Authors: Pete Hamill
I don’t believe it, he said. Japs aren’t Catholics.
They are so, she said. Some of them. The Jesuits were in Nagasaki, the French and the Portuguese. My
was in Nagasaki.
With that, he went quiet. But I was in awe. Peter Devlin had been in South America. He had seen real jungles. He had refrigerated bananas. He had watched the building of the Panama Canal. And now I learned that he had even crossed the Pacific! He had been in Japan! In
I ate fast and went down to tell everybody this news. Nobody believed me; what could an Irishman be doing in friggin’ Nagasaki? On the way home again, I met Jackie McEvoy coming down the stairs. I told him all about my grandfather and the Pacific and Nagasaki.
You’re such a goddamned
he said, and went past me to the street.
HEN THE WAR
ended for good. And on Seventh Avenue, V-J Day was celebrated with the biggest, noisiest block party of them all. Strangers kissed each other. Georgie Loftus, the bartender, kissed Pat Mulroney, the taxi driver. Mrs. Irwin from the second floor even kissed a cop. Carrie Woods fell down the stairs, skinned her knees, and made Cliff bring her another whiskey. A wild young guy named Paulie McAleer vomited on a parked car and then smashed his fist through the window of the Kent cleaners. Teddy from the fruit store gave away free watermelon. My father took the night off from work and joined the crowd in front of Rattigan’s, where five kegs of free beer were lined up on the sidewalk. The firemen all got drunk. A firehouse dog bit a priest. Betty the Whore danced with three sanitation men. The trolley cars kept ding-dinging for passage but the avenue was so packed that the drivers opened the doors and let everyone take free rides. For that long day and into the night, everyone you saw was happy. This was the fabulous tomorrow from the song, the day when there would be joy and laughter and peace ever after. This was tomorrow. The world was free.
Going upstairs that night, gorged with watermelon, spaghetti, candy, and soda, I felt that I was about to begin my life. The next day, at last, would begin the time called After the War. The ballplayers would come home. My mother would see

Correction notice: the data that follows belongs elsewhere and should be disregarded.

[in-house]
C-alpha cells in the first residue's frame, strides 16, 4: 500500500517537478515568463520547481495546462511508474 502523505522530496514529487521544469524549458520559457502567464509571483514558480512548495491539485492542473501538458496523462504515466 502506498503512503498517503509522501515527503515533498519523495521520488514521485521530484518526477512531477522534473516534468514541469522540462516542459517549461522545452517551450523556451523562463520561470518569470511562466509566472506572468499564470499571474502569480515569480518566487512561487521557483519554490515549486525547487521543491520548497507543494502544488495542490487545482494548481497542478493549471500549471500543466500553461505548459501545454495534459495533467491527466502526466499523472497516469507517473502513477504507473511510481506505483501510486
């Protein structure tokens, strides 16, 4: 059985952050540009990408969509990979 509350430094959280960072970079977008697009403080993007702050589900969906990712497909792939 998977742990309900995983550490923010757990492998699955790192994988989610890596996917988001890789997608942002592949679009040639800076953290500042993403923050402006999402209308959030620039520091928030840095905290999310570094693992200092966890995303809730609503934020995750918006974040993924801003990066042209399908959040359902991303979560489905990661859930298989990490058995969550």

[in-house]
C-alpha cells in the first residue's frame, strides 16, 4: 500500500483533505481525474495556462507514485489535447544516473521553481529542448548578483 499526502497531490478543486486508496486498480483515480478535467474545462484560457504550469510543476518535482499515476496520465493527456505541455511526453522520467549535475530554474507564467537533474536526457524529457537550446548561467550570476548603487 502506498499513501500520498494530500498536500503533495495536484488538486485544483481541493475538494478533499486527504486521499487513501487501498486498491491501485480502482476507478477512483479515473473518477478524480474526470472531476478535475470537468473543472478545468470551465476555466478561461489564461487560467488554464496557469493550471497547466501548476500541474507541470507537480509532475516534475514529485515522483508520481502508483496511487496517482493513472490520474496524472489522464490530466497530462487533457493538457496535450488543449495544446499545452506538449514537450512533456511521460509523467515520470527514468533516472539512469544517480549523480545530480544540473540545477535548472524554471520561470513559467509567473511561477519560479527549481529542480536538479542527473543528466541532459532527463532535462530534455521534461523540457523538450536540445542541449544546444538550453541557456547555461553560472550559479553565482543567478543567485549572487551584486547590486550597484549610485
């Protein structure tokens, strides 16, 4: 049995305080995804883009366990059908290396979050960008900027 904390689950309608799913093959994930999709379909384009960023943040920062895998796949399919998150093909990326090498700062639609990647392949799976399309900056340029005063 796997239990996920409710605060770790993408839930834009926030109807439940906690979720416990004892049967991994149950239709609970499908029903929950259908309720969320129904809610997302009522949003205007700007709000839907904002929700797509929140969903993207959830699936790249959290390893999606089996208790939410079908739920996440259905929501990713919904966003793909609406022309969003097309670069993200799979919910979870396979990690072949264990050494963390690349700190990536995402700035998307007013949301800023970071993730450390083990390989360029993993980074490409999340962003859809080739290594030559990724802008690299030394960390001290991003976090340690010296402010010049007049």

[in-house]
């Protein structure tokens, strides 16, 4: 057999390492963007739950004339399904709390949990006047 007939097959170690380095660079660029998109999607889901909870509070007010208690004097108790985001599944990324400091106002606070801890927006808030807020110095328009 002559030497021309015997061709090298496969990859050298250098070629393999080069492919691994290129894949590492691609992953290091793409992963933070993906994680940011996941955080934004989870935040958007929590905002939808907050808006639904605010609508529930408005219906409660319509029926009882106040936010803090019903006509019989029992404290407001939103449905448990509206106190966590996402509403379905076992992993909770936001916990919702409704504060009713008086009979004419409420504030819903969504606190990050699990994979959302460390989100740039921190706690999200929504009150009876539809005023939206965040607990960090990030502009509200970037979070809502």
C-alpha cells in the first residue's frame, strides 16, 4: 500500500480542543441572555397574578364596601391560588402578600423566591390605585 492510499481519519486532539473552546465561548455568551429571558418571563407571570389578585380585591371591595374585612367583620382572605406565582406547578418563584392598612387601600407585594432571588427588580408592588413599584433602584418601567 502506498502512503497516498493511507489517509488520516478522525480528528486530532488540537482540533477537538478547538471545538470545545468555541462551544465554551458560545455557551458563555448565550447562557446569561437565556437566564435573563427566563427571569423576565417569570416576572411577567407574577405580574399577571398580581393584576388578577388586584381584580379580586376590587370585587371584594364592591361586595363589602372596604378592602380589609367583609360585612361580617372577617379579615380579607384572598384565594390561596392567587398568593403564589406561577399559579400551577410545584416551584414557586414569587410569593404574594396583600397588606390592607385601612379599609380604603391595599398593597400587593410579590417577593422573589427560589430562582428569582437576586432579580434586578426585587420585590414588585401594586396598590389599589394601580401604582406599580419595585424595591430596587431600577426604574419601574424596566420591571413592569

All shortages would end. We’d be happy. Every one of us.
But on the second landing, I found my father asleep on the stairs. I woke him up and he looked at me with dazed, watery eyes, his jaw slack, saliva drying in the corners of his mouth.
What’s the problem? he said.
Come on, I said. The war is over.
Yeah, he said. The war is over.
I helped him up the stairs, like Bomba taking Cody Casson back to the cabin.
AFTER THE WAR
A father’s no shield
for his child.
We are like a lot of wild
spiders crying together,
but without tears.
— Robert Lowell, “Fall 1961”
The happy leave no clues.
— John Hewitt, “The Happy Man”
the pattern had begun, the template was cut. There was a celebration and you got drunk. There was a victory and you got drunk. It didn’t matter if other people saw you; they were doing the same thing. So if you were a man, there was nothing to hide. Part of being a man was to drink. I was ten years old that summer of the end of the war, but I was learning the ways of the world.
In the lot on Twelfth Street, we still played war games, using shovels to dig foxholes and trenches. We mowed down Japanese holdouts with rifles made from broom handles or guns shaped from the corners of orange crates. We stuffed tin cans with stones and used them as hand grenades, usually aimed at cats. We even played a game called concentration camp, made up of jailers and the pursued, sprinkling our talk with German words learned from comic books and movies:
I played these games with all the other kids, but then one rainy Sunday afternoon I went to the RKO Prospect to catch a double bill and saw for the first time the newsreels from Buchenwald. Grizzled American soldiers were at the edge of the camp, some of them weeping. And just past them, beyond the barbed wire, were men and women and children in striped pajamas, unable to move, full of fear, staring with eyes that couldn’t be seen. Some were lying on tiers of bunks, too close to death to ask for help, their long skeletal hands limply hanging to the floor. Their arms were tattooed with numbers. Their heads were shaven. They looked like zombies I’d seen in a movie at the Minerva. This was what Hitler had left behind after killing himself in the bunker: these silvery gray images of European horror, these bony heaps that had once been human. I tried to get someone to answer my questions:
How did this happen? Who did this?